Some of the individuals Turley names, like Senator Tim Kaine, Hillary’s running mate, may be just spewing political bile out of a lack of integrity. Kaine is a former prosecutor and should know better. Some, like Cornell Law School Vice Dean Jens David Ohlin, may be examples of bias making smart people stupid. MSNBC legal analyst Paul Butler, who claimed Trump was “conspiring with the U.S.’ sworn enemy to take over and subvert our democracy,” and who declared it is now “clear” that “what Donald Trump Jr. is alleged to have done is a federal crime” are, sadly, typical of how the unethical and dishonest the news media now behaves much of the time. As for my fellow legal ethicist Richard Painter, also fingered by Turley, I’m convinced from his increasingly extreme and hysterical anti-Trump analyses  that he has been driven to the edge of madness by Trump’s election. He’s not the only one.

Turley also points to former Watergate assistant special prosecutor Nick Akerman, who is just plain wrong. One cannot claim, as Ackerman does, that there is “a clear case that Donald Trump Jr. has met all the elements” of a violation of the election laws when, as Turley points out, no court has ever reached such a conclusion. That is prima facie evidence that there is no clear case.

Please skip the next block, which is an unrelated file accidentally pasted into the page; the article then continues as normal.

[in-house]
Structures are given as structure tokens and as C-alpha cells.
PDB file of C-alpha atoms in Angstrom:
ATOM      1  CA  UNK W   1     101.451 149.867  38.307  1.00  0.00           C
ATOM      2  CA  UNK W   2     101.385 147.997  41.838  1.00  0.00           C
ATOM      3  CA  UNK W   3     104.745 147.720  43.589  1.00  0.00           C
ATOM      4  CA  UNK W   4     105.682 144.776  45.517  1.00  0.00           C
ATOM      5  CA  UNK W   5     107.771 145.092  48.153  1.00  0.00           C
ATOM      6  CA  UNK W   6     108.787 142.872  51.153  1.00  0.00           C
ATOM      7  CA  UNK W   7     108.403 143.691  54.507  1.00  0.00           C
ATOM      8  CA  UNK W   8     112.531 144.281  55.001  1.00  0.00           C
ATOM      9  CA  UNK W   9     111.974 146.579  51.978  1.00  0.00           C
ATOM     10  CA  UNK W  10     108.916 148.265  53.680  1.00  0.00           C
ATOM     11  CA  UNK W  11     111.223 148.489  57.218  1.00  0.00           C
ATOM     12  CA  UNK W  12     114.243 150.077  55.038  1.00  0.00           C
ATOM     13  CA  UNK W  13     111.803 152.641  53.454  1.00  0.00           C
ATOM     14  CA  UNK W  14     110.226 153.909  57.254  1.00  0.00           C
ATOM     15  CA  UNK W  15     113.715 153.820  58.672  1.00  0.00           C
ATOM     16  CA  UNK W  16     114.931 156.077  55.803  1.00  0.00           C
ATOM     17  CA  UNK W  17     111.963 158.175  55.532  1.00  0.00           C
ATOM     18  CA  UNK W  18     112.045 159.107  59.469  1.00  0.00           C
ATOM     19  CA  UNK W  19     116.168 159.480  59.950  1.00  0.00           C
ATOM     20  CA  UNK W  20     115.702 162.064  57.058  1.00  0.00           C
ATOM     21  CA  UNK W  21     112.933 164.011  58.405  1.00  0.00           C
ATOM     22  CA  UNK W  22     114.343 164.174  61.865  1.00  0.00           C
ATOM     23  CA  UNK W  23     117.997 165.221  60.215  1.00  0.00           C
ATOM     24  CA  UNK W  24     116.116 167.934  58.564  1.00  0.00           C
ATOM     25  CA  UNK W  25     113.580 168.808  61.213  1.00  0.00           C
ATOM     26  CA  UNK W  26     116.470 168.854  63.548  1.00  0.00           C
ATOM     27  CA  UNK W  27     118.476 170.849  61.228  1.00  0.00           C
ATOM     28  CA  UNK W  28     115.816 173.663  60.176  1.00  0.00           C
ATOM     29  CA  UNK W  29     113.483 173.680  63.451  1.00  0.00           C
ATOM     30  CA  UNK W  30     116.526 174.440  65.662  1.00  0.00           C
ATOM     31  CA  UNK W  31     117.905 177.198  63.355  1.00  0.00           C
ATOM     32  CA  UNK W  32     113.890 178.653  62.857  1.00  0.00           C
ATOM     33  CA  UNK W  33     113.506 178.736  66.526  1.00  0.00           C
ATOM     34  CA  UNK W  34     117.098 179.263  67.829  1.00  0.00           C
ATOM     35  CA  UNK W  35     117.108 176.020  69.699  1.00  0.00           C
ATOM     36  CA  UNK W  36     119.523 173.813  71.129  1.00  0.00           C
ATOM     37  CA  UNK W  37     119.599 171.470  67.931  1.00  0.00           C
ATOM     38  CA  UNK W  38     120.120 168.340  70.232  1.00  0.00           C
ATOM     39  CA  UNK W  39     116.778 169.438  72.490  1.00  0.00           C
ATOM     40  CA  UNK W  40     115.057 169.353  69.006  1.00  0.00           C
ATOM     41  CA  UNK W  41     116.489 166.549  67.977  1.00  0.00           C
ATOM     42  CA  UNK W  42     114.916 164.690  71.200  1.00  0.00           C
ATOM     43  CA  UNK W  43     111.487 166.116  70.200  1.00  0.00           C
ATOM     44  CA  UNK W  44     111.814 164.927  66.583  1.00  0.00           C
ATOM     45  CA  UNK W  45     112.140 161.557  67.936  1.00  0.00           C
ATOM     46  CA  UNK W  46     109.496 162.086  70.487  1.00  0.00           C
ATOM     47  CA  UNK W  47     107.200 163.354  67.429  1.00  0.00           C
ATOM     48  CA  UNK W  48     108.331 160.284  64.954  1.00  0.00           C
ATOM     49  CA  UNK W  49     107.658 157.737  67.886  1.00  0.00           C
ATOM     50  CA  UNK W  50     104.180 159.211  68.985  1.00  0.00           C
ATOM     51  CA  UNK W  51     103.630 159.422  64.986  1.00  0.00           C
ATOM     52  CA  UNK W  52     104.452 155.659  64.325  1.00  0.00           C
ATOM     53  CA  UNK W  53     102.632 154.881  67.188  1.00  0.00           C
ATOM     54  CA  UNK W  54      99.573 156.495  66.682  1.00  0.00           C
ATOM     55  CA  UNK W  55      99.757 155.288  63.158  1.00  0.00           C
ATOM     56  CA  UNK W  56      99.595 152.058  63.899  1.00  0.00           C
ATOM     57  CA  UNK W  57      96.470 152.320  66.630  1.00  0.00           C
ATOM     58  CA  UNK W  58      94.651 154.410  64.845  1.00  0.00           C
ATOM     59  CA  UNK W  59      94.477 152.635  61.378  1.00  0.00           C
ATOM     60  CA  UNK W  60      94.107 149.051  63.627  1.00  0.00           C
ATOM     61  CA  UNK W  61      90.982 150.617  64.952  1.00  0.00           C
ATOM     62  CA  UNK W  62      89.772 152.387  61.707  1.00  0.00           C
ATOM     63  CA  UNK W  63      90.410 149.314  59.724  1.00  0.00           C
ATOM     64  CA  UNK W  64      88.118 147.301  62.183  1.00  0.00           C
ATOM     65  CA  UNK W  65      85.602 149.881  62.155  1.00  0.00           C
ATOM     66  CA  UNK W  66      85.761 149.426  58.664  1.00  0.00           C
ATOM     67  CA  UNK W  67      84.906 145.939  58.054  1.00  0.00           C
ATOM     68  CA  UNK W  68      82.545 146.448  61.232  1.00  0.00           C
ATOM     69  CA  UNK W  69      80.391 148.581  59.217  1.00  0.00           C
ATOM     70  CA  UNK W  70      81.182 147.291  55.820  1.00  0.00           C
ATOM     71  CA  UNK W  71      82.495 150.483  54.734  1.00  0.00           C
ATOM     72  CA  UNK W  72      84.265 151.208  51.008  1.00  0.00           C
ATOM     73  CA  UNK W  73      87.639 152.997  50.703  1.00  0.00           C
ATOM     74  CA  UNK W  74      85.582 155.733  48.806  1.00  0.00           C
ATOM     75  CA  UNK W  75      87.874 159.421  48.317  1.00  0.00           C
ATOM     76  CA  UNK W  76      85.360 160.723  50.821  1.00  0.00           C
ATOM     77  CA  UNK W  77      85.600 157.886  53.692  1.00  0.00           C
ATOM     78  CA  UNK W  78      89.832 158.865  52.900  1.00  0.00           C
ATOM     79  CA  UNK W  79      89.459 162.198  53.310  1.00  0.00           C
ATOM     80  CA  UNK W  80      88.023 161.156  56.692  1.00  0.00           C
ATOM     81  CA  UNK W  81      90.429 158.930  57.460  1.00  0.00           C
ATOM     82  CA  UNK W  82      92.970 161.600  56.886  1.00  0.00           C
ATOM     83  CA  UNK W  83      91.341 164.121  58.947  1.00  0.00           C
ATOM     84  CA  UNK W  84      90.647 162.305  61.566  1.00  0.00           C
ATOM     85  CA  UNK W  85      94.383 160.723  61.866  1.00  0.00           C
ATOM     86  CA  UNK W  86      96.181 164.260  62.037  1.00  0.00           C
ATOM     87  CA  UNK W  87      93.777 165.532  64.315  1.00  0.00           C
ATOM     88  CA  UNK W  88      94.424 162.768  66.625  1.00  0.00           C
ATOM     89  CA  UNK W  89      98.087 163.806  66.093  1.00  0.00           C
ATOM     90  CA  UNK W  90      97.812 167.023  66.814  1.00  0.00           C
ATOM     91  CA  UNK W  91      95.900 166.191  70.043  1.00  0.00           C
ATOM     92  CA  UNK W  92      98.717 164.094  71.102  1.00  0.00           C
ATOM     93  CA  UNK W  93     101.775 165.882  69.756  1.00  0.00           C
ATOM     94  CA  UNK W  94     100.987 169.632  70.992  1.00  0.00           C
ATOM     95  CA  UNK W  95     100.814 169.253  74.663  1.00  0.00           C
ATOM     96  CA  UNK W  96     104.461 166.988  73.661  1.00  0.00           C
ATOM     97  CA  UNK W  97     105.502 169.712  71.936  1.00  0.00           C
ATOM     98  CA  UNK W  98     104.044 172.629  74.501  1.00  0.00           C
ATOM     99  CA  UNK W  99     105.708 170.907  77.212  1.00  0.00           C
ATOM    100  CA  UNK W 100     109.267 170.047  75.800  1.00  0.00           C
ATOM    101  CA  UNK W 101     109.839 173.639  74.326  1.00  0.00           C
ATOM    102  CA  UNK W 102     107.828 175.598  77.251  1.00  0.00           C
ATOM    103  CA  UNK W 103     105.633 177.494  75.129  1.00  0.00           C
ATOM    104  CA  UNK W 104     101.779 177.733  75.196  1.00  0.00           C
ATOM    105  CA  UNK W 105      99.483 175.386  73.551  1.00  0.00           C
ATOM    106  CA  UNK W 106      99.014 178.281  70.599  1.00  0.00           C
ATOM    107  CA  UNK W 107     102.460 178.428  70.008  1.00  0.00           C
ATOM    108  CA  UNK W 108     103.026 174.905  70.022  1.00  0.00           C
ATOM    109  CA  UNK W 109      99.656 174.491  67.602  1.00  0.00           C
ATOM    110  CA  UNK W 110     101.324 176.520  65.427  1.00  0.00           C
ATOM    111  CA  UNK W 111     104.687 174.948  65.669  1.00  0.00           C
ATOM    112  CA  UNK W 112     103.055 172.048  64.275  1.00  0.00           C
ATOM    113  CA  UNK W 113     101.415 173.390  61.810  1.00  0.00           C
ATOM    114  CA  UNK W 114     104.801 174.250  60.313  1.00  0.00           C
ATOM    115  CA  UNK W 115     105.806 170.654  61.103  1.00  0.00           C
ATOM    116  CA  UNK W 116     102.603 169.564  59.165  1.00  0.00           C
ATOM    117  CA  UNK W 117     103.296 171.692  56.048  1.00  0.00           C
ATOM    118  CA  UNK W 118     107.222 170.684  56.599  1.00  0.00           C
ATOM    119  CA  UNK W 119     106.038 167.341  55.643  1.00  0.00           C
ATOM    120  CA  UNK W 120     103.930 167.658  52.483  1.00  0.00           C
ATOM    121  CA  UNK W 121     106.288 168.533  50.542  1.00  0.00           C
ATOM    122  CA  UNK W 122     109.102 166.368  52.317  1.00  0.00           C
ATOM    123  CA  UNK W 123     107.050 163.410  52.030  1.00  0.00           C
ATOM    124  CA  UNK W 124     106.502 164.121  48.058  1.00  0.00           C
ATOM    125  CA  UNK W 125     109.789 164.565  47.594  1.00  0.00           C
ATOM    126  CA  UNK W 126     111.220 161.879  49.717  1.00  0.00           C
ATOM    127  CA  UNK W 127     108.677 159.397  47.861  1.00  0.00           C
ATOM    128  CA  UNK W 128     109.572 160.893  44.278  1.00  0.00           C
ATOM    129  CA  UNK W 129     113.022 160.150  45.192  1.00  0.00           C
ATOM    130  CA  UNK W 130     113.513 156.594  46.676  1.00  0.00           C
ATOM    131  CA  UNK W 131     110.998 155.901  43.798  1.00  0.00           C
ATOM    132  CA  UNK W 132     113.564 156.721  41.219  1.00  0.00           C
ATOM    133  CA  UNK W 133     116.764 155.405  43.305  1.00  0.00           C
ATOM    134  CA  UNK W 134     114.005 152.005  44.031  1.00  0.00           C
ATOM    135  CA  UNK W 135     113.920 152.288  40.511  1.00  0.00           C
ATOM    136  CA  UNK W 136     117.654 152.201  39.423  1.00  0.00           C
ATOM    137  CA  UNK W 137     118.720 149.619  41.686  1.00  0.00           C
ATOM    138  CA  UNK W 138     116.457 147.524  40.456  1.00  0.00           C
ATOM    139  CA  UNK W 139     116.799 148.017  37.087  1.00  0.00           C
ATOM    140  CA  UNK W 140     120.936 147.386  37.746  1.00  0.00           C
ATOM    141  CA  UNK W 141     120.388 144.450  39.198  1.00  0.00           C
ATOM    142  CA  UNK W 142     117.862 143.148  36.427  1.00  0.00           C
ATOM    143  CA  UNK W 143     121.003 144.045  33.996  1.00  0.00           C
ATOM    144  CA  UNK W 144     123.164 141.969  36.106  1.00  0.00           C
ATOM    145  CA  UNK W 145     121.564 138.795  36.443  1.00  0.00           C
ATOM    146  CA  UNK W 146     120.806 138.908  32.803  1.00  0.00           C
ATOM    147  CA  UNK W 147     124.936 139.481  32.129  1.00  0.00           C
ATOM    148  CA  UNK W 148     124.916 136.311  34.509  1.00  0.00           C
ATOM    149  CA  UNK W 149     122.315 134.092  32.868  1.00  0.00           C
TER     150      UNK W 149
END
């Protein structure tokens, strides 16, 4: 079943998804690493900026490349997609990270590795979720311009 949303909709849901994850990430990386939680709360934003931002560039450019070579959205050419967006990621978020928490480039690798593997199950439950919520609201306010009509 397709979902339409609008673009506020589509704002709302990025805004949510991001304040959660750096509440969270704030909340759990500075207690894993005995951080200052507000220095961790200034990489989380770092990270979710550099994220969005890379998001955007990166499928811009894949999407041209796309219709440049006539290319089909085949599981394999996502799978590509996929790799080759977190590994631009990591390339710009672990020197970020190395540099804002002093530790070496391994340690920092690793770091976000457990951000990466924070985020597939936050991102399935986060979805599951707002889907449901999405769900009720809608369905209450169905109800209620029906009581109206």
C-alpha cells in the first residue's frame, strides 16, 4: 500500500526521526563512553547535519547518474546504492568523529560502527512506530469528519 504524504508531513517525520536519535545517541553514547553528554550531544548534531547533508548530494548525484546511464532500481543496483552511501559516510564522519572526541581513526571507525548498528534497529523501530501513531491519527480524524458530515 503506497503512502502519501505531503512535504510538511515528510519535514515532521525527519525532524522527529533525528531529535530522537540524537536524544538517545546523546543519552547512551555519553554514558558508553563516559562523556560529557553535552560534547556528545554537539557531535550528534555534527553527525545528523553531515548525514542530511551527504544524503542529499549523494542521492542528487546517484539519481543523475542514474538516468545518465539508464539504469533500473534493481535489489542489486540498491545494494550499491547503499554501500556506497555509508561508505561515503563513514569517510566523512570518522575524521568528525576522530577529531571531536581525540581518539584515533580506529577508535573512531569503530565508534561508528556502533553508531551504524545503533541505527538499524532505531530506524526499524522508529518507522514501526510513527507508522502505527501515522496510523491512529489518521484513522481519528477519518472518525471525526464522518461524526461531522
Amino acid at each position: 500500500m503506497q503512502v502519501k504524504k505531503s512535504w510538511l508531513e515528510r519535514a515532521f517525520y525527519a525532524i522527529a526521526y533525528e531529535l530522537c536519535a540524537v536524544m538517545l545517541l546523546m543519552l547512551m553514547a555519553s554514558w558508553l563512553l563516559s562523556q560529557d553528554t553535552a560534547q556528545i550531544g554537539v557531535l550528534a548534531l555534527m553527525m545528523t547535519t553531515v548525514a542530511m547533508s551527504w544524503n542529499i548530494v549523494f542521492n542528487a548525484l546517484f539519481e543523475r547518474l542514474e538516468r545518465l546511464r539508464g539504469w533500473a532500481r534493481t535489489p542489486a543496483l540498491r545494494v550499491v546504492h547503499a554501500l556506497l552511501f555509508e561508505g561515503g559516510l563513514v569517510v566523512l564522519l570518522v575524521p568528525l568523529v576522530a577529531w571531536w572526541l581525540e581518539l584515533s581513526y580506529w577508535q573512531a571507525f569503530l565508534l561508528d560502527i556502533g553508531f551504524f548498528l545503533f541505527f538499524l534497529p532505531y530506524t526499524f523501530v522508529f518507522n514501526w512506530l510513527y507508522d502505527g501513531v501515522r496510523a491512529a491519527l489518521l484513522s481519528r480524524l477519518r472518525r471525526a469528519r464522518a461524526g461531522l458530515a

Echoing More, Turley writes, Continue reading

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Morning Ethics Warm-Up: 7/19/17

Yeah? What’s so “good” about it? HUH? Well?

1. In an article/discussion about the impact of George Romero, the zombie genre creator who died last week, New York Times film critic A.O. Scott said, and I’m not making this up,

A few years ago, when I did a Critics’ Pick video on [Romero’s “Night of the living Dead,”], I hinted that [the film’s African-American hero’s]death could be read as a prophecy of Barack Obama’s presidency: A calm and competent African-American saves the white people from their own rashness and stupidity (as well as from zombies) and is destroyed. Now, of course, the prophecy seems all the more chilling. The casual, unapologetic and ultimately self-destructive violence of white supremacy is the true and enduring horror of American life.

Wait…What?